No. 1 Ladies’ Detective Agency and Jill Scott’s compromised crossover appeal

Jill Scott as Precious Ramotswe; image courtesy of

If we lived in a just world, Jill Scott would be a superstar. She’s got presence, people. It was obvious to me she was a star when I saw the music video for “A Long Walk”. It was probably obvious to her friends who encouraged her to pursue acting in the early 2000s. This has culminated in several television and film roles, most notably in Tyler Perry’s Why Did I Get Married? series and HBO’s 2008 series No. 1 Ladies Detective Agency. The camera loves her face, she’s got a great voice, her eyes draw you in, she’s got a movie star smile, and her easy gait suggests someone magnetically comfortable with who she is. Actually, that’s probably why she isn’t as famous as her star power seems to demand.

That said, I think there’s something to be said for celebrities who demonstrate mainstream crossover appeal while remaining somewhat under the radar. While I wish fringe appeal wasn’t all but guaranteed to a confidently fat black woman in our wrong-headed media culture, I think there’s something great about someone at once seeming true to themselves while radiating star power with eminent potential to permeate beyond a niche audience.

But you know what? I still call bullshit on Scott’s peripheral celebrity. Because her performance as Precious Ramotswe in HBO’s No. 1 Ladies’ Detective Agency could have catapulted her to stardom. It’s not a game-changing procedural. Often the dialogue, apparently lifted directly from the Alexander McCall Smith book series on which the show is based, is leaden and the characters are quite broad. But it has a lot to recommend and could appeal to a mainstream audience with little effort. Despite some shortcomings folks seem to have no trouble overlooking in other procedurals that aren’t as good as The Wire, I found the show to be pretty likable. Scott’s performance has much to do with that. However, you wouldn’t know it, because the series opened to positive reviews but ultimately got no love come awards season. So maybe I can convince you, or your mom, or that coworker who loves Burn Notice, or the book club you’re in that read the books to catch up with this seven-episode series. I’ll do this in list form. I’m swiping a bit from a friend’s personal blog, because the entry encouraged me to watch it. But see? It just goes to show you that I’m not alone in being taken with Jill Scott and wishing more people recognized her considerable talents.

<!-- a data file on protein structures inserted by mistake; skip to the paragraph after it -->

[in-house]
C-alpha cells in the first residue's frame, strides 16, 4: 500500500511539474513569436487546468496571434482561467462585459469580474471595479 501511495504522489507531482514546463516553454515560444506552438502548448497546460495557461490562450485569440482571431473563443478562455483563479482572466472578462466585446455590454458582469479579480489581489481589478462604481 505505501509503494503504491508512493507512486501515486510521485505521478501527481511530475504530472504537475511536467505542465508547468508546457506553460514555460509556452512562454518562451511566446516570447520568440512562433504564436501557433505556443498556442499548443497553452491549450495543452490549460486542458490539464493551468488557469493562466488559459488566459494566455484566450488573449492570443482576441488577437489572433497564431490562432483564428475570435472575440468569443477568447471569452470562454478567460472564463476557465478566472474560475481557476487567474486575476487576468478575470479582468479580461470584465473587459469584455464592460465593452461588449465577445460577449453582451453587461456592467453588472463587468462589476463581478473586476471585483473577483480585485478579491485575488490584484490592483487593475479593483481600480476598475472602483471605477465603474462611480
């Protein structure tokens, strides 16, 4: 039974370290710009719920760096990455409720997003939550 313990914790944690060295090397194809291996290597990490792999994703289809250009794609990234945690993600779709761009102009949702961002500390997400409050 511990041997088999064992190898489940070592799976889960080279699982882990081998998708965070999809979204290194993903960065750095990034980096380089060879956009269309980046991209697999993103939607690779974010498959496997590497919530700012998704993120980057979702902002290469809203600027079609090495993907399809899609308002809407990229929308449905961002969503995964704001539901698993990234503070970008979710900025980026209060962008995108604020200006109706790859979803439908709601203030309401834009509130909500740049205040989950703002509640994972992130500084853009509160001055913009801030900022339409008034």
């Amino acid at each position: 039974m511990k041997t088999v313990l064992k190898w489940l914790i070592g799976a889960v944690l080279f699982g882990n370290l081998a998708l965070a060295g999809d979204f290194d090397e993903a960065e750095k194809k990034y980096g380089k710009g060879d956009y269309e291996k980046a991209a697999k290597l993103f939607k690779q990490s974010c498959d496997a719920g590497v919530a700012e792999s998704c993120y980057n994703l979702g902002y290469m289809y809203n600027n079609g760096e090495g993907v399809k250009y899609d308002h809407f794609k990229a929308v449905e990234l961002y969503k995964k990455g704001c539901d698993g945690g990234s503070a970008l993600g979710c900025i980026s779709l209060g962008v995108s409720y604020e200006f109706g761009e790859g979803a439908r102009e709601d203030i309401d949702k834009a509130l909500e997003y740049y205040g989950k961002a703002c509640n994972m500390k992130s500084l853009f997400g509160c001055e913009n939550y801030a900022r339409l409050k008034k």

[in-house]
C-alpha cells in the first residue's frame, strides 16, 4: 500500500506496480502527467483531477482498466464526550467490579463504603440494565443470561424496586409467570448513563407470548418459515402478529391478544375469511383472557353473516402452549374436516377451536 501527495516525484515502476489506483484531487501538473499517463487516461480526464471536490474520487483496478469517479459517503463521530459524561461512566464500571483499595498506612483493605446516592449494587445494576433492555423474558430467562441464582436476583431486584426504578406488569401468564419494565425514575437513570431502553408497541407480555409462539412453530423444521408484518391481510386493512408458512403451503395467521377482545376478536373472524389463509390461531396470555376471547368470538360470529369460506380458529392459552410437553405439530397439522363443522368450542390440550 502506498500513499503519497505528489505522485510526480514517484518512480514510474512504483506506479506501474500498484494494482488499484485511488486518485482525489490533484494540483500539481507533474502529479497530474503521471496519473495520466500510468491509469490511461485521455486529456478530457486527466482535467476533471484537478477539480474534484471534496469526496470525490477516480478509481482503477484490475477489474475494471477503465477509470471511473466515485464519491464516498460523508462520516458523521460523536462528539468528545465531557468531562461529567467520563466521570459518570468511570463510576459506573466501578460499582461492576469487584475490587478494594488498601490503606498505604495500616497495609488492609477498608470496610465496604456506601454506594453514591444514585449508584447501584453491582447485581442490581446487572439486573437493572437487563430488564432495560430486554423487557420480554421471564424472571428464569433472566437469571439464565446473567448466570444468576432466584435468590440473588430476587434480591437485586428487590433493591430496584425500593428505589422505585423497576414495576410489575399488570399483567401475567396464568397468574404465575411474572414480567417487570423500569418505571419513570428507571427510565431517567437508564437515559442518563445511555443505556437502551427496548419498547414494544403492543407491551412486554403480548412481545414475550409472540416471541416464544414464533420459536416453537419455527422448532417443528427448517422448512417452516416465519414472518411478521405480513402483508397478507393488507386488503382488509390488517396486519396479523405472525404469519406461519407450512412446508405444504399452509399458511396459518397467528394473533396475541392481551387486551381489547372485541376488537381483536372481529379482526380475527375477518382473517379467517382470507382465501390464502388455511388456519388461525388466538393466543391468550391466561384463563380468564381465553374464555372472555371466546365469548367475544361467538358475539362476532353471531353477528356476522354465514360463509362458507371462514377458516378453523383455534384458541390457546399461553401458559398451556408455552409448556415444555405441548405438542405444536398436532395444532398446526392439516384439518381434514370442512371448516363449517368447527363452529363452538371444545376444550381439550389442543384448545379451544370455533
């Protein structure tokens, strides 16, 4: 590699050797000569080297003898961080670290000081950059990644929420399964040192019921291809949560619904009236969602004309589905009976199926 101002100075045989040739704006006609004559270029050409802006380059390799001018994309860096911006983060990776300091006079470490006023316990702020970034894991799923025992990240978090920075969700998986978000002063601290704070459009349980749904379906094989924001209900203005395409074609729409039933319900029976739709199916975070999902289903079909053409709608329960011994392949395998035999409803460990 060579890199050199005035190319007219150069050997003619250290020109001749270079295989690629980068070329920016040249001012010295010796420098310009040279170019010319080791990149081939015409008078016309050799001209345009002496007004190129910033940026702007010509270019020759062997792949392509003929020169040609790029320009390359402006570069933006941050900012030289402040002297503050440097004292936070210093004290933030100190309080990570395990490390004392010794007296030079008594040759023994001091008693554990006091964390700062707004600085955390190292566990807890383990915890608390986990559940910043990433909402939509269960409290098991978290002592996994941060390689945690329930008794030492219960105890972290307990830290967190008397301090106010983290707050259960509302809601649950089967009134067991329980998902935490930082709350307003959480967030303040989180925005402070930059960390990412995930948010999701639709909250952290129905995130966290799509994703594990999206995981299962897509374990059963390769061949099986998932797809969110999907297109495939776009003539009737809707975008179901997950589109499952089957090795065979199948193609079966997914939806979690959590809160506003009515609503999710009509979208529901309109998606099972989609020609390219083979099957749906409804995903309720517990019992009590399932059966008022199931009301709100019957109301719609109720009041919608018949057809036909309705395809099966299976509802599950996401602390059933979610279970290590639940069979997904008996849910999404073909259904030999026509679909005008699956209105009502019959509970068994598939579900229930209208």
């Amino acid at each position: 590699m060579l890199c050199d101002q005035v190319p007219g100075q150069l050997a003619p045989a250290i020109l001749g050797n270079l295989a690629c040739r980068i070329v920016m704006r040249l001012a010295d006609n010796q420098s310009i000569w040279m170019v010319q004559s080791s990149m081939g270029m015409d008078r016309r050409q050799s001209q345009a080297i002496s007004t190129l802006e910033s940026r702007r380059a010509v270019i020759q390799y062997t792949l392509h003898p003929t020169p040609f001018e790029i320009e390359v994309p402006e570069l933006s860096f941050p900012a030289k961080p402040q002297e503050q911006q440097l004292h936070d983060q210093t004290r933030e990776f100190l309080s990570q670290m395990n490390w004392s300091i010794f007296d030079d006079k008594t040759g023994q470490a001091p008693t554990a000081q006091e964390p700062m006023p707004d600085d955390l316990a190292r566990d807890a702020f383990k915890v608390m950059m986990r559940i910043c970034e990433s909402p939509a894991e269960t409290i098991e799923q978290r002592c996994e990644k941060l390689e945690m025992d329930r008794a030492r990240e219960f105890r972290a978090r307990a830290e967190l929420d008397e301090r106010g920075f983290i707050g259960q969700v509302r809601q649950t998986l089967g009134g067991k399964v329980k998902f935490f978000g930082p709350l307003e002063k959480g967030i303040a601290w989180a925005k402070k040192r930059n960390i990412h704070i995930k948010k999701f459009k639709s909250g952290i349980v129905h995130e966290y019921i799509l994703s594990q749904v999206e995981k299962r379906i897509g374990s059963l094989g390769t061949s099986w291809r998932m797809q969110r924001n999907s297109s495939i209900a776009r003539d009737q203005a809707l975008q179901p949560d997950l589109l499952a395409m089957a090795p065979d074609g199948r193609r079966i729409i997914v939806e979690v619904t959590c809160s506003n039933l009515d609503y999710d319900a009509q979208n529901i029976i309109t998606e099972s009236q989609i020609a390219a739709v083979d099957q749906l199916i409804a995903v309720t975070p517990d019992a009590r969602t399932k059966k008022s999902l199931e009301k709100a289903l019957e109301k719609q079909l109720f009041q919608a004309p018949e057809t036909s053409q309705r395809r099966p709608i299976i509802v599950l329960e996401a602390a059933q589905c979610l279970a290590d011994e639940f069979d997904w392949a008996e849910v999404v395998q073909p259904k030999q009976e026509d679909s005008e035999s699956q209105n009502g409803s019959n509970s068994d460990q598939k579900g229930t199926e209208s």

1. No. 1 Ladies Detective Agency stars a confidently fat black woman playing a confidently fat African woman. Yes I’m repeating myself. I wish I didn’t have to. But that’s pretty remarkable. And unlike her character in the first installment of Why Did I Get Married?, at no point is Ramotswe apologetic about her size or shown eating as a means to pathologize her figure. She often sets people at ease by mentioning that her figure is “traditional” and conventionally attractive to older beauty standards within African culture, but I think she also just really enjoys her body. Yes, I wish she didn’t always have to remind people that fat women are super-sexy. I’d imagine Jill Scott feels that way too.

2. Ramotswe inherits land in Gaborone from her somewhat distant deceased father and decides to use it to help people (particularly women) in her surrounding community with legal problems and matters of the heart. Her reasoning is that women always know more about what’s really going on in their neighborhood than their male counterparts, who are usually in charge. She’s also dedicated to her job and really cares about providing a service to her community. She’s also a complicated woman with unresolved business with her ex-husband, a surreptitious attitude toward marriage, and the affections of a sweet car mechanic (JLB Matekoni, played by Lucian Msamati).